Concepts of the Cold War

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The technical, sociological and political concepts that arose during the Cold War made a notable difference to the landscape of the next 60 years. Under the atmosphere of impending doom, many novel concepts were conceived that dramatically altered the psyches of generations to come.

Mutually Assured Destruction, nuclear winter and the concept of psychological resistance are all good examples of how the Cold War altered the social fabric for years to come.

The first, and best remembered, of these concepts was MAD, Mutually Assured Destruction. MAD not only changed the future of military tactics, but the future of humanity. By 1953, MAD was a prevalent part of cold War life. The concept is founded upon the concept that if one
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Their outright apathy towards giving Stalin their money, and as such, the satisfaction, went above even their not inconsiderable hunger, and lack of supplies. This shows how even with an army of incredible power, a mental desire to ‘stick it to the other guy’ can be a powerful force. During WW2, Russian men, women and children were called up to defend the Rodina with only minimal resentment. Again, the Russians this time were placing their lives on the line for defence of the motherland, and to ensure that Hitler’s Nazism had no place in their Russia. The Cold War was the most obvious instance of how the mental resistance of a native population could cause considerable issues, or even just negative effects on the public aura of a nation. Overall, any population’s collective psychological resistance to an antagonist nation can be a distinctly powerful force to deal with.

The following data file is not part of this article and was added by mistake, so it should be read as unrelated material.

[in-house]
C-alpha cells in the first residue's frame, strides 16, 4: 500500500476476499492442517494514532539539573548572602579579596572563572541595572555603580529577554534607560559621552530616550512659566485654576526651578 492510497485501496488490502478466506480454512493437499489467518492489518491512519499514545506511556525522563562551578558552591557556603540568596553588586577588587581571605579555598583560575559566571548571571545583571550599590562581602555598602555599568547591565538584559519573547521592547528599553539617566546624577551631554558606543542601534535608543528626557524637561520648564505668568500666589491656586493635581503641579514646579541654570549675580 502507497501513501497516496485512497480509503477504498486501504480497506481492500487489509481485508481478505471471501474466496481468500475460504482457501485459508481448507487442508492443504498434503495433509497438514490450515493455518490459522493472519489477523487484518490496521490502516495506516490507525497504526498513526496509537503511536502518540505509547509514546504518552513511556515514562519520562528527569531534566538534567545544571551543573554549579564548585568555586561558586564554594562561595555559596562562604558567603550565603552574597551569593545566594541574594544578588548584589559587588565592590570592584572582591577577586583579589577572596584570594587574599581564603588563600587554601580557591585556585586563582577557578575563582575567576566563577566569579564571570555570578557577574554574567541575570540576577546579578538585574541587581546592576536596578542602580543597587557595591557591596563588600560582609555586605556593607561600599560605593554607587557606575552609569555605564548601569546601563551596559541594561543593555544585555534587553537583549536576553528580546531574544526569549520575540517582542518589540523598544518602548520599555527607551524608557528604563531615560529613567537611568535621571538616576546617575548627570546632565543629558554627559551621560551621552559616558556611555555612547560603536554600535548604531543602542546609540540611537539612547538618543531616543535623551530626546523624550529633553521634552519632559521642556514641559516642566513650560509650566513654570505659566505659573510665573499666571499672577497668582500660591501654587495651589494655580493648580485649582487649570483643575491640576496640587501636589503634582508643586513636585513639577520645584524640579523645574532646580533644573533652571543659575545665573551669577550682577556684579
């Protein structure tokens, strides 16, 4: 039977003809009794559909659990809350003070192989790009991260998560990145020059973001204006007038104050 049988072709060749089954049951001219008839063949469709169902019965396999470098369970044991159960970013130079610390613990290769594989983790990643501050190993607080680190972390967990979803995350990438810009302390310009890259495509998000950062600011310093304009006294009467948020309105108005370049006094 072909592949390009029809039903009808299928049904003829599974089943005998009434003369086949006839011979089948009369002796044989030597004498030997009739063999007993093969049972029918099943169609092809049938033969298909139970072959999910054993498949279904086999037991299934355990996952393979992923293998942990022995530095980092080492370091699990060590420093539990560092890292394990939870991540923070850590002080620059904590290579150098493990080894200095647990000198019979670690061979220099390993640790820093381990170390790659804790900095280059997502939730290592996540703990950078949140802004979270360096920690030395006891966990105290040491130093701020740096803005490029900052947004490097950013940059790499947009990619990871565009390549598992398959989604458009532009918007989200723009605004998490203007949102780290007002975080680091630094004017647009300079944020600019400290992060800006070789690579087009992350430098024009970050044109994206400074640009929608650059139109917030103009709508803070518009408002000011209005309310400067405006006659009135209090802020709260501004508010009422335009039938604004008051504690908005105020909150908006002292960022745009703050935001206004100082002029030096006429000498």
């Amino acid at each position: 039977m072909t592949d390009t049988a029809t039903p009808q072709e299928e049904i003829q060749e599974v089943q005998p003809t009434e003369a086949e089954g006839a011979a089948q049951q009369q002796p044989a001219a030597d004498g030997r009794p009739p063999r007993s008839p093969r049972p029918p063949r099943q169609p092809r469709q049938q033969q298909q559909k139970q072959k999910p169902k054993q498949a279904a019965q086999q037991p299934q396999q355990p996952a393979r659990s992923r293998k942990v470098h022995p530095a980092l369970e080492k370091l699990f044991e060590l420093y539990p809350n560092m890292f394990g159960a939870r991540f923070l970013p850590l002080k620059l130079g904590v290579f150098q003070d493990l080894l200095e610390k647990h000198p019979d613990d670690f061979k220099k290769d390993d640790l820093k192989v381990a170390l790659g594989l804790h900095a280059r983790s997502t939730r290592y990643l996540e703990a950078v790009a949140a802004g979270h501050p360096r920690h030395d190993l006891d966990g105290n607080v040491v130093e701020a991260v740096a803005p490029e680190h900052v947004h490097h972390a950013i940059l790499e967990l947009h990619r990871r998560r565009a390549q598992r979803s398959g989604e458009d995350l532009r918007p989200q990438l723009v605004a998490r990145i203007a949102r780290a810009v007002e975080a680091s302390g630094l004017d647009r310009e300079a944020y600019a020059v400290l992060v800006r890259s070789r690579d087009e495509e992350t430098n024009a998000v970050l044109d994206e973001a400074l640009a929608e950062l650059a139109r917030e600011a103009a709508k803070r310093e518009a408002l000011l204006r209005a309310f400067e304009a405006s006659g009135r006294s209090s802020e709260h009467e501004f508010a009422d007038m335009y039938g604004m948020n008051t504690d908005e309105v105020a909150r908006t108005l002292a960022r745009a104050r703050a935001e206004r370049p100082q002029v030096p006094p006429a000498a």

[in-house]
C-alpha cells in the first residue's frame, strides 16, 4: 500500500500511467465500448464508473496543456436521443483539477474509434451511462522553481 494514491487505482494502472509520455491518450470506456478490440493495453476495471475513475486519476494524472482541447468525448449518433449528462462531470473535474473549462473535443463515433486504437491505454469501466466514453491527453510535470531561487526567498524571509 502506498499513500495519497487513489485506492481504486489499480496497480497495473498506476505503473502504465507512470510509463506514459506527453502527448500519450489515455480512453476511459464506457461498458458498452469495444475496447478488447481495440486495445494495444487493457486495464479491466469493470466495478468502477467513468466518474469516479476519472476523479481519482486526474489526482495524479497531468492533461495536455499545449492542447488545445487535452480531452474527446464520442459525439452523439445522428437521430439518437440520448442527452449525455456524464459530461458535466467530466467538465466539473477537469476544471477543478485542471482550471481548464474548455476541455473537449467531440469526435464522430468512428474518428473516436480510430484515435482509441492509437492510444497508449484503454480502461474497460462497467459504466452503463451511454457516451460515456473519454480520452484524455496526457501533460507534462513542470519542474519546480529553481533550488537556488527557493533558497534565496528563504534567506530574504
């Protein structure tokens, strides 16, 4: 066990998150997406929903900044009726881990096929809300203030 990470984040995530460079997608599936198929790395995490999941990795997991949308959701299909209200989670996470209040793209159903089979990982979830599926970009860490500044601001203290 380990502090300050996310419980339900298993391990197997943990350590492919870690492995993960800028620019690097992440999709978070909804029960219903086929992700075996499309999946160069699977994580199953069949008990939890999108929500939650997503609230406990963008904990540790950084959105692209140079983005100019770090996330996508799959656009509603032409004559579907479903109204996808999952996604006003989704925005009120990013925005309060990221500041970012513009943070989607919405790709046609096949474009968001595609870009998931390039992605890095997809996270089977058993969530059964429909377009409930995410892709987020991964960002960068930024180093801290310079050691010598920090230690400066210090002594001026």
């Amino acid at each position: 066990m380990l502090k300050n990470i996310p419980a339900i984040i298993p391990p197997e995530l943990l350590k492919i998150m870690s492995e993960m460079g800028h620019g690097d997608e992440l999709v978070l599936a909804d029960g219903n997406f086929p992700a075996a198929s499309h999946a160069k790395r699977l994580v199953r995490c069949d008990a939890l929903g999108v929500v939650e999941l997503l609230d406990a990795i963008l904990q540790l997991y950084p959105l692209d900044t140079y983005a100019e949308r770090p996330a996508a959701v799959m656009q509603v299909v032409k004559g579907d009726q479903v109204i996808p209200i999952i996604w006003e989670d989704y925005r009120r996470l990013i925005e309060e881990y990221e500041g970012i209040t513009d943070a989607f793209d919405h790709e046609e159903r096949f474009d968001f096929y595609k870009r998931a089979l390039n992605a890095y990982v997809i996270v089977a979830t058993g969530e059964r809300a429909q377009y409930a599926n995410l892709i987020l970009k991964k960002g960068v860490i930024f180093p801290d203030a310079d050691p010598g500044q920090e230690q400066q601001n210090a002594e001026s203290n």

In conclusion, the Cold War acted as a breeding ground for many new original concepts in many different spheres. These concepts such as Mutually Assured Destruction, nuclear winter and mental resistance had a great effect on the Cold War and for many years
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